Reuters reported that while imports of medium-heavy and heavy grades of crude oil (with specific gravity of less than 30 degrees) have remained roughly constant at 4.5 to 5 million barrels per day since 2007, imports of medium-light and light oils have dropped from 6 million barrels per day to just over 2 million.
Imports of the lightest grades of oil, the closest substitutes for domestic shale production, have been reduced from 2.5 million barrels in 2007 per day to just 500,000 in the first seven months of 2014, according to US Energy Information Administration (EIA).
The sudden change in the grades of crude oil processed by the refineries were said to have threatened the capacity of the plants to blend the different grades to derive the required quality of refined products.
The refineries are said to be conscious of the quality and density of crude oil as “crude varies considerably in terms of density, acidity, type of hydrocarbon molecules they contain, and presence of impurities such as sulphur and heavy metals such as nickel and vanadium.”
For instance, if the crude oil contains too much acid or salt, the refinery’s equipment will be damaged by corrosion, while with too many heavy metals, the catalysts that aid refining will be poisoned.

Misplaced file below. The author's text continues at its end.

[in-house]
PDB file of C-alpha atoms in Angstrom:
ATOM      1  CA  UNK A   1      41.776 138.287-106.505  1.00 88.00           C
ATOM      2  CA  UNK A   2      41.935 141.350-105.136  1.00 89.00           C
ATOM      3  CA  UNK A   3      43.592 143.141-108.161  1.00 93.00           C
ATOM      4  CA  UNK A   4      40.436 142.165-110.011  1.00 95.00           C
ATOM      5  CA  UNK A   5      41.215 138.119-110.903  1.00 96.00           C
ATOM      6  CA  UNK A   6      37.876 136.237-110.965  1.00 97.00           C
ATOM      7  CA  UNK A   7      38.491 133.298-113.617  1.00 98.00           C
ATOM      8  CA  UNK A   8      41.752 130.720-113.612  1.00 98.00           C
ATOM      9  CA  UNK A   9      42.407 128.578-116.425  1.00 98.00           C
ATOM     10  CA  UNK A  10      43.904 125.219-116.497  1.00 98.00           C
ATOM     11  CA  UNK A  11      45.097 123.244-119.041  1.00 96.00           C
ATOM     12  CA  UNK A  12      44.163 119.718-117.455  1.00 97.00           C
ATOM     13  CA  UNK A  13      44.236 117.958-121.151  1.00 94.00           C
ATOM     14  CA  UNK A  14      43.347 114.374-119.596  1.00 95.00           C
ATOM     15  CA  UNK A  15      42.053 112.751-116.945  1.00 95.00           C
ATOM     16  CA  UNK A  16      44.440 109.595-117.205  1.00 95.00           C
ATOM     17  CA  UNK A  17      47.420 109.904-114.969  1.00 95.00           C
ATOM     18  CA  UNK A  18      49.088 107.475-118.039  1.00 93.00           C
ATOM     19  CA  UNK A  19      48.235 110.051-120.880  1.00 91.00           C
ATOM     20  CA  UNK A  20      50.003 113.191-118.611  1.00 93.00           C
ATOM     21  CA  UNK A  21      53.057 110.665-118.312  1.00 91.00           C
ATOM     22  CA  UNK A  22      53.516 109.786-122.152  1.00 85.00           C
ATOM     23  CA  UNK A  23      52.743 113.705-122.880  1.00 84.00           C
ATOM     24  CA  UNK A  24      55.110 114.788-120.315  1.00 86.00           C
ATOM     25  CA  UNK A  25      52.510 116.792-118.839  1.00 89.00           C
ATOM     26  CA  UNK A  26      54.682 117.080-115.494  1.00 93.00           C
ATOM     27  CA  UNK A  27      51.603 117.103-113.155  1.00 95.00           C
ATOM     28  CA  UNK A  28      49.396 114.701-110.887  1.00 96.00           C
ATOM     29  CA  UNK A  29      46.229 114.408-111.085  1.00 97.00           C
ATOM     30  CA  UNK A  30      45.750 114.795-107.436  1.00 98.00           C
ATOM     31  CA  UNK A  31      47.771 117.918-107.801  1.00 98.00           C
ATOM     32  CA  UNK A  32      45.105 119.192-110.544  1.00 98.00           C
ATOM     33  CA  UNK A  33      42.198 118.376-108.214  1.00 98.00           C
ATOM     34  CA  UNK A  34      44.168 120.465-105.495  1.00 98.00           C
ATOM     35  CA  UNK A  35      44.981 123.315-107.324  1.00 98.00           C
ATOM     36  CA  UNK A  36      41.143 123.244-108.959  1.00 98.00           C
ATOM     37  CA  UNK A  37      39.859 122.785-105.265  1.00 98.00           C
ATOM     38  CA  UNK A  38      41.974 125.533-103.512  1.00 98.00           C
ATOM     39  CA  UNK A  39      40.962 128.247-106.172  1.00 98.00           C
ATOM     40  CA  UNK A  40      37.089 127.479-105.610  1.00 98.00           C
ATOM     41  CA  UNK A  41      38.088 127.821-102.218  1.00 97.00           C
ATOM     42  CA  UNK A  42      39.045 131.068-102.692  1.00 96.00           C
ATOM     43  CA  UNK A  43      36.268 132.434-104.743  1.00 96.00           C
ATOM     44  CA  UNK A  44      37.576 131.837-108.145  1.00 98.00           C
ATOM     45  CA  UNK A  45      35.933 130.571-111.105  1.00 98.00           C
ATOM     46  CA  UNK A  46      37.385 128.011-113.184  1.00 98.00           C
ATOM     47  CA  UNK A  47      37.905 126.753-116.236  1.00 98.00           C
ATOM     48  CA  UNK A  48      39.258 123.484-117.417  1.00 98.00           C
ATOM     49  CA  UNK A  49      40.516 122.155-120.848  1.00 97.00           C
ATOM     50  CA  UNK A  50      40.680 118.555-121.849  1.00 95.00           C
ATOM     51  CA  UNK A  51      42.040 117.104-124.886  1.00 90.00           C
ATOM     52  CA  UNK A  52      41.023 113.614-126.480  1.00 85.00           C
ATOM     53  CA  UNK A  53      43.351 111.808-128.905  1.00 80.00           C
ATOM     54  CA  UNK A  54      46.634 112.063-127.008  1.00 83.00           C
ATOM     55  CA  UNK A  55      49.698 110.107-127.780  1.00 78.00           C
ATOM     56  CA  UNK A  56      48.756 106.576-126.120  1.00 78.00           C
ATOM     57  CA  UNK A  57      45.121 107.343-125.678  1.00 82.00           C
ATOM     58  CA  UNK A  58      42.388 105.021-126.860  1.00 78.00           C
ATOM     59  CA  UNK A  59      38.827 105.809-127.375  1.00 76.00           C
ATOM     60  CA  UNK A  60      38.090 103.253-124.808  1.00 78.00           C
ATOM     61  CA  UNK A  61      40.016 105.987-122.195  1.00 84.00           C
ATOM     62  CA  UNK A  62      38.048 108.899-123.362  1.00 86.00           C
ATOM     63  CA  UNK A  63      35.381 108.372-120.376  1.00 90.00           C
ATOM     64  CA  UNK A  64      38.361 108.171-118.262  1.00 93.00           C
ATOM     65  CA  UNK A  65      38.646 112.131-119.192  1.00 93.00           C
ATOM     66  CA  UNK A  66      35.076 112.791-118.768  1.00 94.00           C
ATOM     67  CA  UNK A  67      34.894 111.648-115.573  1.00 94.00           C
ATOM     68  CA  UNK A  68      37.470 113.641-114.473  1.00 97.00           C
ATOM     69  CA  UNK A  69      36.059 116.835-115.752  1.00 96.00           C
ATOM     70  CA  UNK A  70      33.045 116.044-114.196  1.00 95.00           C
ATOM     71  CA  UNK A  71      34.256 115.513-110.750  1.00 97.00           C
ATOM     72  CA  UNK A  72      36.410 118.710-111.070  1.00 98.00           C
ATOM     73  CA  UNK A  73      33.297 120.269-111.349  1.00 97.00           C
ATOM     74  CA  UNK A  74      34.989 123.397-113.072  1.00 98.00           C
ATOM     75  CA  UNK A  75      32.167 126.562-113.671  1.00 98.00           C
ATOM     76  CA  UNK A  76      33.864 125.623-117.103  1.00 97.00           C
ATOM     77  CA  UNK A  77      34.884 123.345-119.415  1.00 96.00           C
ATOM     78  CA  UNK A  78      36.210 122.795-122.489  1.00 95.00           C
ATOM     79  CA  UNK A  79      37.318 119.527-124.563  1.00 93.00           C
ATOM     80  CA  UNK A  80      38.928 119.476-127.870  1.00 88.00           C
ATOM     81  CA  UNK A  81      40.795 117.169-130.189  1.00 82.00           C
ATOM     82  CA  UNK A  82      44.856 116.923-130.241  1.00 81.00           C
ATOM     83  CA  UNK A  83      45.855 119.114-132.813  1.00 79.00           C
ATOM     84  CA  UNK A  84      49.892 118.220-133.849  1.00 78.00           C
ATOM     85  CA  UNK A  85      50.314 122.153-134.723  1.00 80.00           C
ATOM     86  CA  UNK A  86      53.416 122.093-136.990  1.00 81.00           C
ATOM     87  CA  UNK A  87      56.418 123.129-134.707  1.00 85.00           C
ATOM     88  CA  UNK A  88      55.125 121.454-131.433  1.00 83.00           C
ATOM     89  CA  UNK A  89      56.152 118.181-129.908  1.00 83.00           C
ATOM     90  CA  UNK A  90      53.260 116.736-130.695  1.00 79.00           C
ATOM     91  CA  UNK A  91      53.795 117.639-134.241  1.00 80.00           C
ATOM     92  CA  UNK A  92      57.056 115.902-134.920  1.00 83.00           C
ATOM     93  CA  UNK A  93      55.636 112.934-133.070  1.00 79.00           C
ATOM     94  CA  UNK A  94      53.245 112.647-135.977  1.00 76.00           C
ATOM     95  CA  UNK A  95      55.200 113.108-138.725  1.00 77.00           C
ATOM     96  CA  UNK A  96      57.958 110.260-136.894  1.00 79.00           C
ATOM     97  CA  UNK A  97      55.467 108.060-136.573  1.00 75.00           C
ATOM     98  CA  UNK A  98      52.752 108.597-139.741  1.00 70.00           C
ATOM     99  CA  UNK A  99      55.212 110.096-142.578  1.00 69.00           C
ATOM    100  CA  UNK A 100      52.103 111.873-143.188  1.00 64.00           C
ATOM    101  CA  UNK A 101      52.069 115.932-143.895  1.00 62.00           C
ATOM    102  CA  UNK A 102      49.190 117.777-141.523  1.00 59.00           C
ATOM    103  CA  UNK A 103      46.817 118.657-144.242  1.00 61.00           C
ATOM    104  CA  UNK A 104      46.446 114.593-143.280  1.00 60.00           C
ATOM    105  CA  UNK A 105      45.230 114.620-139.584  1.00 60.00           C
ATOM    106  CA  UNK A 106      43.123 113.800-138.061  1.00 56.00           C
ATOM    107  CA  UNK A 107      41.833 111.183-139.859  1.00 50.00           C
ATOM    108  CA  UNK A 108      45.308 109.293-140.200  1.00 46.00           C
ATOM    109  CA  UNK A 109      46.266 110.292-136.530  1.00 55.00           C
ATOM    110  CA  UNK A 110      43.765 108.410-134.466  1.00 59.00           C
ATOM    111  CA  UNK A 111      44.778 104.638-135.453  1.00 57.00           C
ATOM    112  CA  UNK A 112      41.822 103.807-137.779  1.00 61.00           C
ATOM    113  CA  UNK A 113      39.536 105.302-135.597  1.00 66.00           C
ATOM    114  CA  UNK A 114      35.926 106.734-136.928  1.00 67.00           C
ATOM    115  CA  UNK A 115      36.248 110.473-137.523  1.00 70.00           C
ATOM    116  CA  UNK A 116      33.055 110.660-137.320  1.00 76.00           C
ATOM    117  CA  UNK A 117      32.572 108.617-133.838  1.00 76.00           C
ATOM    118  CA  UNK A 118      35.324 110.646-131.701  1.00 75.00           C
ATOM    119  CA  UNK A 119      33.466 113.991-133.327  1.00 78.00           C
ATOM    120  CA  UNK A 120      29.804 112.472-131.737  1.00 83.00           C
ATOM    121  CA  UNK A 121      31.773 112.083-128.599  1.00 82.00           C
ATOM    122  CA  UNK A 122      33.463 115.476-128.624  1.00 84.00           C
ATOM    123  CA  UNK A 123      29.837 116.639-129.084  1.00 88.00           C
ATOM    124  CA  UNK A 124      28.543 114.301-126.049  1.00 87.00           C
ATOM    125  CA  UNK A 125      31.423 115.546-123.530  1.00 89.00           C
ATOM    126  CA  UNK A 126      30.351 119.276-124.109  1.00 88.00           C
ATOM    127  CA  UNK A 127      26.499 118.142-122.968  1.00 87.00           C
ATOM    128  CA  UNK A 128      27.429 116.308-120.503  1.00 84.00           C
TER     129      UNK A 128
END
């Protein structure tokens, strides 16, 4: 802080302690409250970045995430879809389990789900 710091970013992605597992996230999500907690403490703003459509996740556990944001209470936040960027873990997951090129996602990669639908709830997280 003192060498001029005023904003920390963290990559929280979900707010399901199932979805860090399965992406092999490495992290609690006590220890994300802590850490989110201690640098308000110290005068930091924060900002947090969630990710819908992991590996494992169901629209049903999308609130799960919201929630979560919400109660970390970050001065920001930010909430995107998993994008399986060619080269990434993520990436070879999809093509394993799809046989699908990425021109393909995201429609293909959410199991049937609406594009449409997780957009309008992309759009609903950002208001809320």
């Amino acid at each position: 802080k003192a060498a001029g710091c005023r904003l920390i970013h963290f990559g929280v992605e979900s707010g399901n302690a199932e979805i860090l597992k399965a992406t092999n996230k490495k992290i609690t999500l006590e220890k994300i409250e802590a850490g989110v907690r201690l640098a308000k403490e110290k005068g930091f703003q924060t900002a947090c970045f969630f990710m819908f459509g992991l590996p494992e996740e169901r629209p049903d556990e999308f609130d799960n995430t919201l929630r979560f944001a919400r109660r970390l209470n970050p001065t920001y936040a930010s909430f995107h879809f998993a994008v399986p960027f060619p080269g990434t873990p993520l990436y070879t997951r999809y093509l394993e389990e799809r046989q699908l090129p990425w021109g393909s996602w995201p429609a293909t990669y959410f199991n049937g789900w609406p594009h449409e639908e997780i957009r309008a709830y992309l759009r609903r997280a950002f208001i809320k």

On the other hand, too much sulphur will make the crude too hard to meet specifications for petroleum products.
Also, if the crude oil is of the wrong density, it will be impossible to maximise the efficiency of the refinery’s distillation tower and other units.
The average density of crude oil processed in the US refineries since 1985 has been fairly steady and in statistical terms, the weighted average specific gravity has been 31.1 degrees with a standard deviation of just 0.7 degrees.
But according to EIA’s US crude oil production forecast, analysis of crude oil types released in May 2014, “roughly 96 percent of the 1.8 million barrels per day growth in (domestic) production between 2011 and 2013 consisted of grades with American Petroleum Institute (API) gravity of 40 or above.”
To handle the lighter shale oil, the US refiners need to reconfigure their plants to handle a lighter average blend, but that would take time and involves costly investment.
The simpler option, it was learnt, would be to lift the ban on crude oil exports and allow US refiners to continue to import and refine more of the heavier oil they prefer.